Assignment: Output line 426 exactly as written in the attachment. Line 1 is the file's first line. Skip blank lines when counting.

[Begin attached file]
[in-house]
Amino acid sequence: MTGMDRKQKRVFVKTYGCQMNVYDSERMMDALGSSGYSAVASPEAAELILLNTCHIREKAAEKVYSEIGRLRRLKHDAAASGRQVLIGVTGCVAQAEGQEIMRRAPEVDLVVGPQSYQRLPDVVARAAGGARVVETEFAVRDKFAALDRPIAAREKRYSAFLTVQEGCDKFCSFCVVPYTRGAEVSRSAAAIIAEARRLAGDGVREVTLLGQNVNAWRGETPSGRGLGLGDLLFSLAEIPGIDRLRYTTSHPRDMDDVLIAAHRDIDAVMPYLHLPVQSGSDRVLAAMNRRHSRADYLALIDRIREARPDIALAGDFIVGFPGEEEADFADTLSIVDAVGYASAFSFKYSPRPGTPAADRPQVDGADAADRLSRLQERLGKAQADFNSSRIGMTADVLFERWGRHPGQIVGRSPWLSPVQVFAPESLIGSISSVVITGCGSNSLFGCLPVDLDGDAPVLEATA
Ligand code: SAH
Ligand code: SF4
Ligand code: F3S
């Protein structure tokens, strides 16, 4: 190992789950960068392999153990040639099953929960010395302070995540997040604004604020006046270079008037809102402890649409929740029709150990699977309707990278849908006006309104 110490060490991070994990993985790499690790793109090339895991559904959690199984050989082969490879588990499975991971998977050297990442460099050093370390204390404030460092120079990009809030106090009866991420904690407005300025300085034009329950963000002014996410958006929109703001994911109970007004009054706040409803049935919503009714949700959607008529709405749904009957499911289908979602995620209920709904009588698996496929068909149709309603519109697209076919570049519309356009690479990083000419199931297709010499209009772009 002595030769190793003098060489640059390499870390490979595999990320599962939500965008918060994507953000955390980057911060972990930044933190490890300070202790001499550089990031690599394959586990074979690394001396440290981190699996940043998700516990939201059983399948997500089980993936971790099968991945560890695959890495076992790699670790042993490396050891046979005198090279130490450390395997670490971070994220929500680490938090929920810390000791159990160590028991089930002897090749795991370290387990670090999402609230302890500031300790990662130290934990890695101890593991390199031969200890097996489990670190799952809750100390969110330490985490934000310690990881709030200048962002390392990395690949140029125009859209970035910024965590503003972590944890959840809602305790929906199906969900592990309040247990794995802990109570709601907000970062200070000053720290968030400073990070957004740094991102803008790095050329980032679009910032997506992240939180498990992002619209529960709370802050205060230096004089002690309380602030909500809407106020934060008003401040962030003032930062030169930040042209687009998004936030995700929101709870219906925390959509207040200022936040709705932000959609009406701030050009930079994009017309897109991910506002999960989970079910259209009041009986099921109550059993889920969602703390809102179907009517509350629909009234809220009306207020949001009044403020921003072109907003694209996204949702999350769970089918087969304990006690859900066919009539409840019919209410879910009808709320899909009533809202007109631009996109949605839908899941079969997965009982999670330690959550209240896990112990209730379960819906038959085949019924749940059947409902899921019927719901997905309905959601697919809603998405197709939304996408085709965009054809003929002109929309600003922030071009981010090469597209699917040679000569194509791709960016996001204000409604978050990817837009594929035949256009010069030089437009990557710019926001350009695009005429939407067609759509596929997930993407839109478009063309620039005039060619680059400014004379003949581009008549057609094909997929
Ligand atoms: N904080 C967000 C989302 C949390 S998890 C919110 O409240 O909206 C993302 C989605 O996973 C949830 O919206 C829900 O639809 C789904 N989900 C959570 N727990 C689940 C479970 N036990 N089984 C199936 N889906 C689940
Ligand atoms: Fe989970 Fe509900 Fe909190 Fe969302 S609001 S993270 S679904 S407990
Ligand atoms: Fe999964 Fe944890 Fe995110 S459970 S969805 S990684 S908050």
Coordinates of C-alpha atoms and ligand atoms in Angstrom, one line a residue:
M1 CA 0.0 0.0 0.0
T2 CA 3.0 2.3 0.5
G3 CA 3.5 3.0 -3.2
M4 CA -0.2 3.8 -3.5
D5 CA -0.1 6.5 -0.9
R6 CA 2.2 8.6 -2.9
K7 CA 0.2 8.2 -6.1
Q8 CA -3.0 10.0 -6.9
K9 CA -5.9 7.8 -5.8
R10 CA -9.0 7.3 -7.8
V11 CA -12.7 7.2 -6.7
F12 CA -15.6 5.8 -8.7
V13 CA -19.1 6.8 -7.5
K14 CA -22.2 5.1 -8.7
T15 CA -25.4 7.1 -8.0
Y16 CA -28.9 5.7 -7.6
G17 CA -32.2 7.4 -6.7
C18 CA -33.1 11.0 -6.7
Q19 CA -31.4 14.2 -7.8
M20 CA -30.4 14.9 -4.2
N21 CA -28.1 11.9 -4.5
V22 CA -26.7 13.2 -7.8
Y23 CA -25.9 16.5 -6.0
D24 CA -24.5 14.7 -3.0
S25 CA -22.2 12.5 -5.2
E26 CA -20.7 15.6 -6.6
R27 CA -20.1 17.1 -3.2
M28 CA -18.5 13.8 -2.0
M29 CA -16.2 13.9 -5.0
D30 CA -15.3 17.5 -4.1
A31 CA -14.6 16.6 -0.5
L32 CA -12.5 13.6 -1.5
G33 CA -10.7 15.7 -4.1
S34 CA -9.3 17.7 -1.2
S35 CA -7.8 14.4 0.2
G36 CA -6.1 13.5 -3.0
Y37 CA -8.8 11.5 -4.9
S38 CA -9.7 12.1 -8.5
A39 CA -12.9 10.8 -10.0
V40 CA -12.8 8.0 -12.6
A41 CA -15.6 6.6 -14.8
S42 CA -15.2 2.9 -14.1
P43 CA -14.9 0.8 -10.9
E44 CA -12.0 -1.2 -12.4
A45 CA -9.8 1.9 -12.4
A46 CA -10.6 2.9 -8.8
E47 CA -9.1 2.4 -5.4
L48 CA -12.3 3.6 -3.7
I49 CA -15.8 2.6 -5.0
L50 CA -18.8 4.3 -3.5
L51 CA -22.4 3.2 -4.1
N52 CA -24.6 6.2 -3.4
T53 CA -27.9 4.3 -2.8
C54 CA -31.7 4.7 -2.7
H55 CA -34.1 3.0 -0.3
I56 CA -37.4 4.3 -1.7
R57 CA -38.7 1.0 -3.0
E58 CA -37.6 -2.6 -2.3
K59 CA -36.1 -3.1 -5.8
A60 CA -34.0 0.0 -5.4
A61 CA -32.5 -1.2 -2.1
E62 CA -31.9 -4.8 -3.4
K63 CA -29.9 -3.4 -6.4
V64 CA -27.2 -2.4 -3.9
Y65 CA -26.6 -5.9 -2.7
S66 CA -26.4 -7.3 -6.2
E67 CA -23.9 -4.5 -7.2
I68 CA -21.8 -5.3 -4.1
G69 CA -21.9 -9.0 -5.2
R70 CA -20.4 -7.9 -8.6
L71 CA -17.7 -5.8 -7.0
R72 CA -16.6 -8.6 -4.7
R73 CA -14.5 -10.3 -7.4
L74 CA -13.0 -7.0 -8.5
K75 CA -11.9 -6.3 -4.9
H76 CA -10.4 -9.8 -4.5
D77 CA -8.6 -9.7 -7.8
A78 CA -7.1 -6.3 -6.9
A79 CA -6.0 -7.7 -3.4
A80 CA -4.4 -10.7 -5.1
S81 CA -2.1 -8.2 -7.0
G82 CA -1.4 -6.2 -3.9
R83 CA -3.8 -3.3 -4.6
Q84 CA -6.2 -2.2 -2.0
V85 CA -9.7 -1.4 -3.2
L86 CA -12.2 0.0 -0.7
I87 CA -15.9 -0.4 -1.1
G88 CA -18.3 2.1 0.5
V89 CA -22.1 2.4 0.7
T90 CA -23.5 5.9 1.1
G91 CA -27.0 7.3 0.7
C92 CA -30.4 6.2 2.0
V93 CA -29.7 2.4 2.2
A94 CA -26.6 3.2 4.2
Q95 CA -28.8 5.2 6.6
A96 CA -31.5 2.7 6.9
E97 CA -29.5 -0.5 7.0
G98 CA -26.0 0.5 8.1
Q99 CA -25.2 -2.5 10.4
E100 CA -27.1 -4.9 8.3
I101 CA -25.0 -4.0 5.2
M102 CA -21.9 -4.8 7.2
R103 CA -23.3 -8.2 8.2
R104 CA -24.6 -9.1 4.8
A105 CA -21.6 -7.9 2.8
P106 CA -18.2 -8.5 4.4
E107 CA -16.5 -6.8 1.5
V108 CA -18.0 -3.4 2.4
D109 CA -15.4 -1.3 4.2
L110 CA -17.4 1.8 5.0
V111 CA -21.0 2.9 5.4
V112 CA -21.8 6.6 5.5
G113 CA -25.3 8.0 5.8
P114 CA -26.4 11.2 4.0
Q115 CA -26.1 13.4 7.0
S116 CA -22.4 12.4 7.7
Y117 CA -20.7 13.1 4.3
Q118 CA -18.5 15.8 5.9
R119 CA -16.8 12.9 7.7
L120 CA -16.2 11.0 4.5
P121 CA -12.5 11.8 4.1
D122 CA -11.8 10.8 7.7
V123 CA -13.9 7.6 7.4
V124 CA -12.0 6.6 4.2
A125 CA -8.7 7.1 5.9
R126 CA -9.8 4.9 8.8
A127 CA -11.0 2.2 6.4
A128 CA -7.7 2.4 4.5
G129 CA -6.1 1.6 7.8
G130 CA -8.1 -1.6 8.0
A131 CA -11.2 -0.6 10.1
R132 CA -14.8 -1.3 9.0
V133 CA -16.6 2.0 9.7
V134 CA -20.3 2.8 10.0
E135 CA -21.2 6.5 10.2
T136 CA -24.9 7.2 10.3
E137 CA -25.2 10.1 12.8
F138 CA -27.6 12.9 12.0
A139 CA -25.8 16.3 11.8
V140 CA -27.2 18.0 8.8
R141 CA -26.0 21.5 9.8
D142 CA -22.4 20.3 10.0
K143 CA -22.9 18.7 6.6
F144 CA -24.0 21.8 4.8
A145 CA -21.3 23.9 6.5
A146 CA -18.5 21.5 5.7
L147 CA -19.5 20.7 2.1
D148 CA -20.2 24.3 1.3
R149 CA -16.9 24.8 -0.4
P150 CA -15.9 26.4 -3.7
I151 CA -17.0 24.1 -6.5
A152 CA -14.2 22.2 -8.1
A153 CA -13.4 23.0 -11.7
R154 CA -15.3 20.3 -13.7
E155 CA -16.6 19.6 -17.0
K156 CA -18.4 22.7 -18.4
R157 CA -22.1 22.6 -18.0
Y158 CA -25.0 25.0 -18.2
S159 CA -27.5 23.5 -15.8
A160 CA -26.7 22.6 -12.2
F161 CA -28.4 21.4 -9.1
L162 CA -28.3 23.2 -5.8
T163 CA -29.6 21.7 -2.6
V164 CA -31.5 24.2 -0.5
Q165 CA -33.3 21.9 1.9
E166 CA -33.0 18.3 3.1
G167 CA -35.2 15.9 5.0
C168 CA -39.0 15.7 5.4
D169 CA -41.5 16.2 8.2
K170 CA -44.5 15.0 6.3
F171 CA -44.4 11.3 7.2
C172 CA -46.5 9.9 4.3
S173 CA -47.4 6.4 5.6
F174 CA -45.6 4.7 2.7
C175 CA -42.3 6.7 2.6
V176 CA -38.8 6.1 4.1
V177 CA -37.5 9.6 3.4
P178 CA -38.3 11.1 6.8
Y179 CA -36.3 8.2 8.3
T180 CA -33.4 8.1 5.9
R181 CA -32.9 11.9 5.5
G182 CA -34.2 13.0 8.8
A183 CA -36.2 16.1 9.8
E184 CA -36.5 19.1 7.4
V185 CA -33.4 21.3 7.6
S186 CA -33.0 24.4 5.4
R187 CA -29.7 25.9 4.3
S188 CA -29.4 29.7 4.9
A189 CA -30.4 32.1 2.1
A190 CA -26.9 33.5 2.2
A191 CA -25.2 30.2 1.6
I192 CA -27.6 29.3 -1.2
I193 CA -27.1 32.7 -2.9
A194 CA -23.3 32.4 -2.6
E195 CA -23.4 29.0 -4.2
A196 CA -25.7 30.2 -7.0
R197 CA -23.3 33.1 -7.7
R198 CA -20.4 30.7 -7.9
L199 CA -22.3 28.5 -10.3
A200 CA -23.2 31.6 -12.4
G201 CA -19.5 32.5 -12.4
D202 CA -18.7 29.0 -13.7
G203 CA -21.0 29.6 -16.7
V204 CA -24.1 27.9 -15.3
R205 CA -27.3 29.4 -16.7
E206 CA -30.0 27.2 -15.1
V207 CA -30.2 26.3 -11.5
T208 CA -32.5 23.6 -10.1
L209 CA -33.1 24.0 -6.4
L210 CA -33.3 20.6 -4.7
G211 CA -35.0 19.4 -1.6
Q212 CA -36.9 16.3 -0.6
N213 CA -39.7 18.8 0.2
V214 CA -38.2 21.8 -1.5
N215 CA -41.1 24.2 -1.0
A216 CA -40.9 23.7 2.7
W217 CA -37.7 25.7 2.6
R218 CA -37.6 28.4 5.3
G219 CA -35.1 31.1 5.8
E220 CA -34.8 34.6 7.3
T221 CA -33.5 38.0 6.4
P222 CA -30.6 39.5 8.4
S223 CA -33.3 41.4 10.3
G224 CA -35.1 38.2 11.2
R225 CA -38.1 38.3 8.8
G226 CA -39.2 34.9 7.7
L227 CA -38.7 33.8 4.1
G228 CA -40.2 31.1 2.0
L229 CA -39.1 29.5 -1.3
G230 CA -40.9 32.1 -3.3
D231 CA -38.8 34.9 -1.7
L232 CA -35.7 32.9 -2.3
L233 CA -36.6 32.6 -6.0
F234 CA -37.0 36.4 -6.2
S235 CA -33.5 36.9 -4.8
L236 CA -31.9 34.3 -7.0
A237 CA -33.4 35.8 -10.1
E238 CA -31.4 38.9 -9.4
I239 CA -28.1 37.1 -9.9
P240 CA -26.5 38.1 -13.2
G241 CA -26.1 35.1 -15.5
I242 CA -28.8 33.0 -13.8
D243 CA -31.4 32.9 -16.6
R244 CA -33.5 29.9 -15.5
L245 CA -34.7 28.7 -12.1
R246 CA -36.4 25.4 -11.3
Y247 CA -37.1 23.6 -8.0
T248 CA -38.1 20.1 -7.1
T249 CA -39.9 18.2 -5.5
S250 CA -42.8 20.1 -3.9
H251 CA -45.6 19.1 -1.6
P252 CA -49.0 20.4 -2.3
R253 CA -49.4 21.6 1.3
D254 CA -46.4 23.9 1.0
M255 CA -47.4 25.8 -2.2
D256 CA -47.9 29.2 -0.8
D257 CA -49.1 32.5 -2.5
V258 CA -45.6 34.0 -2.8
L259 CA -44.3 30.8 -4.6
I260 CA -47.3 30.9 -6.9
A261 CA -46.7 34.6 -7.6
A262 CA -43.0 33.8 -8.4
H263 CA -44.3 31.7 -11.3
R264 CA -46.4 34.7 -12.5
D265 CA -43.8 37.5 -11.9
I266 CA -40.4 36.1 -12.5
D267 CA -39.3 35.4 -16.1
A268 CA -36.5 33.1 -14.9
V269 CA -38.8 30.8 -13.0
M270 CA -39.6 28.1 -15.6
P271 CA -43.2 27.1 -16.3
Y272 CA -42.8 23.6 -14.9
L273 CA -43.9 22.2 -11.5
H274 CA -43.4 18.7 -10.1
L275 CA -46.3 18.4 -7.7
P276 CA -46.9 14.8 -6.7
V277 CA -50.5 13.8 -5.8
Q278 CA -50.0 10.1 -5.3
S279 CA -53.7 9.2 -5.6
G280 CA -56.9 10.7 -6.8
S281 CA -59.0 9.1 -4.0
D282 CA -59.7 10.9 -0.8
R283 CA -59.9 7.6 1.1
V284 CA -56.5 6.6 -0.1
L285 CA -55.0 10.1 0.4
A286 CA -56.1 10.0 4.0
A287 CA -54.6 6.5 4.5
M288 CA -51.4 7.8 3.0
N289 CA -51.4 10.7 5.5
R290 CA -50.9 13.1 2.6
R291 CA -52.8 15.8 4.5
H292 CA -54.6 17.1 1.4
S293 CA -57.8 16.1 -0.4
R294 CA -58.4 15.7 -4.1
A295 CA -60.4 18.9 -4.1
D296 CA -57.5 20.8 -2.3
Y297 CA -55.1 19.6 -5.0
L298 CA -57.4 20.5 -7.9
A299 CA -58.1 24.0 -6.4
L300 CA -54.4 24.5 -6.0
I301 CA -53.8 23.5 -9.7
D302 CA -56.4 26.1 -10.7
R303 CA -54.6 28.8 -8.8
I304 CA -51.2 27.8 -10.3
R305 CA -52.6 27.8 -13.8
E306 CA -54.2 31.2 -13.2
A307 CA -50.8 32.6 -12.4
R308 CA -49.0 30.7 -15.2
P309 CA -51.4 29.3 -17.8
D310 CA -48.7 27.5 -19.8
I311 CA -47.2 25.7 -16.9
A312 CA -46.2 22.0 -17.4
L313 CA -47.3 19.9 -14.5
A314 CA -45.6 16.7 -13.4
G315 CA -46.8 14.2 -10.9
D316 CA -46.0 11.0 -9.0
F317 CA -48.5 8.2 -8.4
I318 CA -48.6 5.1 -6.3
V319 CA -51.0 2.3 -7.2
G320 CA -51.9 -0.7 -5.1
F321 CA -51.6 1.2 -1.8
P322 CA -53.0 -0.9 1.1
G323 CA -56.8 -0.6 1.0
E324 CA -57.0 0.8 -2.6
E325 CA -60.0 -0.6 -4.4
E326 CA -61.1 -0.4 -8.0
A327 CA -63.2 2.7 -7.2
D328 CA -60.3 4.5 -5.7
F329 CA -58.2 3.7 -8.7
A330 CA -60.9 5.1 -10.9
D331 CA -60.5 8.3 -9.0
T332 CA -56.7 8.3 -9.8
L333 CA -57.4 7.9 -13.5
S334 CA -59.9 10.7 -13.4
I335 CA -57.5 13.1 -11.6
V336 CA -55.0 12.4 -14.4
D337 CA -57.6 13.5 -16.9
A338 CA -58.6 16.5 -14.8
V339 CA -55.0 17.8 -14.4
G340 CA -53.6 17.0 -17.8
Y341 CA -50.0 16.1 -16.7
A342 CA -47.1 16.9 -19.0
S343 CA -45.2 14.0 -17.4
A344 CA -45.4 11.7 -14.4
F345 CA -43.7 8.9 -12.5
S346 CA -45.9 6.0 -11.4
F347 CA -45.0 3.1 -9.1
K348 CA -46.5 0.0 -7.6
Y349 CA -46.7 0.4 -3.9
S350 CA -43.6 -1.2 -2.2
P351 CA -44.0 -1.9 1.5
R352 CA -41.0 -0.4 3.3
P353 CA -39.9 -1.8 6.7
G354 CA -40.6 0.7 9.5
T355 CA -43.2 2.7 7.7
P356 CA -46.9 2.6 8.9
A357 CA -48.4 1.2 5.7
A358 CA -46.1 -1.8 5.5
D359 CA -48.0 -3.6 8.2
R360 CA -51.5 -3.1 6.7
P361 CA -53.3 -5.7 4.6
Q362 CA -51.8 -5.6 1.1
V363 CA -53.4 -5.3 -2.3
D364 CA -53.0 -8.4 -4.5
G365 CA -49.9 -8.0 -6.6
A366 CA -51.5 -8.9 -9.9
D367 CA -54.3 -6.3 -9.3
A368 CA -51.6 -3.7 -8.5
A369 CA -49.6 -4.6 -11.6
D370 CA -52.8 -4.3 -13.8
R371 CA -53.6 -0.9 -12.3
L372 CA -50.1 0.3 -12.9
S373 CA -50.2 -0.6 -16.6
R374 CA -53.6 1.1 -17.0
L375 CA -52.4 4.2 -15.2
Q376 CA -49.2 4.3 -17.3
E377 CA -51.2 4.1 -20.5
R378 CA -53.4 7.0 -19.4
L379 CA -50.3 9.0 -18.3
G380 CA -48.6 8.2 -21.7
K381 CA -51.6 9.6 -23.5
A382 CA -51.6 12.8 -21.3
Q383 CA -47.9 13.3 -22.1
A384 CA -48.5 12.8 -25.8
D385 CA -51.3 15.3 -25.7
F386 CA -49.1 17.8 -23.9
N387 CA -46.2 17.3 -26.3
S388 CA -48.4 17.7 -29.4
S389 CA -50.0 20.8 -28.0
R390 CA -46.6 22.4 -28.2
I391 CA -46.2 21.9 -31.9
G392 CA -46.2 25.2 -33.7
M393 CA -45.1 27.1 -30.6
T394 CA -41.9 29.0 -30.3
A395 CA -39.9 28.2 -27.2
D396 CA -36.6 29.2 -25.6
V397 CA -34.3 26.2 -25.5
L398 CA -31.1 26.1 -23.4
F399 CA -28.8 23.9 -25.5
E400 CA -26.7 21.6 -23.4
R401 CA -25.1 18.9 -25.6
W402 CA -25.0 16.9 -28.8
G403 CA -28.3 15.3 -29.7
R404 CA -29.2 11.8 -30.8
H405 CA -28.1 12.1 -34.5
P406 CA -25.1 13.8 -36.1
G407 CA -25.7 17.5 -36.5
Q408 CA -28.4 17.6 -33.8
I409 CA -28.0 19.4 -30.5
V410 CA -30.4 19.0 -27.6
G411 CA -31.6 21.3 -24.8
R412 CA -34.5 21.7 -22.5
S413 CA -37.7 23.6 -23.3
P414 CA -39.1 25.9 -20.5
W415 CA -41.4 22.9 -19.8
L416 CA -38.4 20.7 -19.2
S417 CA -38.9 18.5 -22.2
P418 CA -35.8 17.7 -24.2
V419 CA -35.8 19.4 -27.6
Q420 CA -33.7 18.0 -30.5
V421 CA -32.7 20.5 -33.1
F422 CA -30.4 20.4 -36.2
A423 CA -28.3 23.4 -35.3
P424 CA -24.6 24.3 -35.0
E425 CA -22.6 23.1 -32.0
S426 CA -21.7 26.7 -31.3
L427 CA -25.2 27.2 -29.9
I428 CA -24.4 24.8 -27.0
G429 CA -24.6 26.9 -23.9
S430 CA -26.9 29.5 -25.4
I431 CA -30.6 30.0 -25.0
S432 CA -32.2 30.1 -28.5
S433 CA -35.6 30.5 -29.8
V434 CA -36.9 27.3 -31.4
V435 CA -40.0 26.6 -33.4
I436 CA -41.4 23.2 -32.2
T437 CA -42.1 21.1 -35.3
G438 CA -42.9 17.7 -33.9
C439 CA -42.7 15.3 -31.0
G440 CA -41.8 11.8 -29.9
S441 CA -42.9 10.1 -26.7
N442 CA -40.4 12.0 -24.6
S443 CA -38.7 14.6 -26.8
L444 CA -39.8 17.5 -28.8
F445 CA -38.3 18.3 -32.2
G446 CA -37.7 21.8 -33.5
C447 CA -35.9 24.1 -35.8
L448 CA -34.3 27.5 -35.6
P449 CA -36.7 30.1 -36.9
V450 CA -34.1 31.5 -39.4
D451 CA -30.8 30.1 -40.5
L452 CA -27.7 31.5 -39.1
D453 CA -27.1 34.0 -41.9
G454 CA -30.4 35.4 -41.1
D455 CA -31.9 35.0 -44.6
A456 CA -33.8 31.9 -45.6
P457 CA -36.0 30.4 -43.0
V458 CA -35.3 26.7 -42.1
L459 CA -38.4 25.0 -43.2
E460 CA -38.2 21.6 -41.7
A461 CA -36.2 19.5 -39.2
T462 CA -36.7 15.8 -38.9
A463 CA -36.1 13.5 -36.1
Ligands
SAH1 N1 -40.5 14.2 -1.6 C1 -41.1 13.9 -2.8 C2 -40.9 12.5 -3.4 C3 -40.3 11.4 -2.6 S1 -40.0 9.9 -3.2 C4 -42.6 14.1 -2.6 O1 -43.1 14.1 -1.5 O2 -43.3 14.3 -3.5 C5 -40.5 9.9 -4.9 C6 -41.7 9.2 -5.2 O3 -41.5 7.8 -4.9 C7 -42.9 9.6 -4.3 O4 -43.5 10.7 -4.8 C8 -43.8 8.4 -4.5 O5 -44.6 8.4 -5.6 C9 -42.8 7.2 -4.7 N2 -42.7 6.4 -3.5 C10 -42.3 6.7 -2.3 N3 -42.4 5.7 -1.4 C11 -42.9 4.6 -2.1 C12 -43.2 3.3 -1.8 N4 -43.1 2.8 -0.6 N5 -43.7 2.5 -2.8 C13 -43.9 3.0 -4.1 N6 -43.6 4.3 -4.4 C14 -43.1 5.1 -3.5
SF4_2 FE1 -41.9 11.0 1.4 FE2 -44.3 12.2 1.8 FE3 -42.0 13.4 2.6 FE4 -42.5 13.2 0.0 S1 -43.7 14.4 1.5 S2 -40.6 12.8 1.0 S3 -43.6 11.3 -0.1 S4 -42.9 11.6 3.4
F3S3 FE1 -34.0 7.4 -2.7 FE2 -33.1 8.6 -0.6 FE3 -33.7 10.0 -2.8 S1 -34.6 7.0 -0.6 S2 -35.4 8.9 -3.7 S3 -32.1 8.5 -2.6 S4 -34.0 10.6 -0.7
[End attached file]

L416 CA -38.4 20.7 -19.2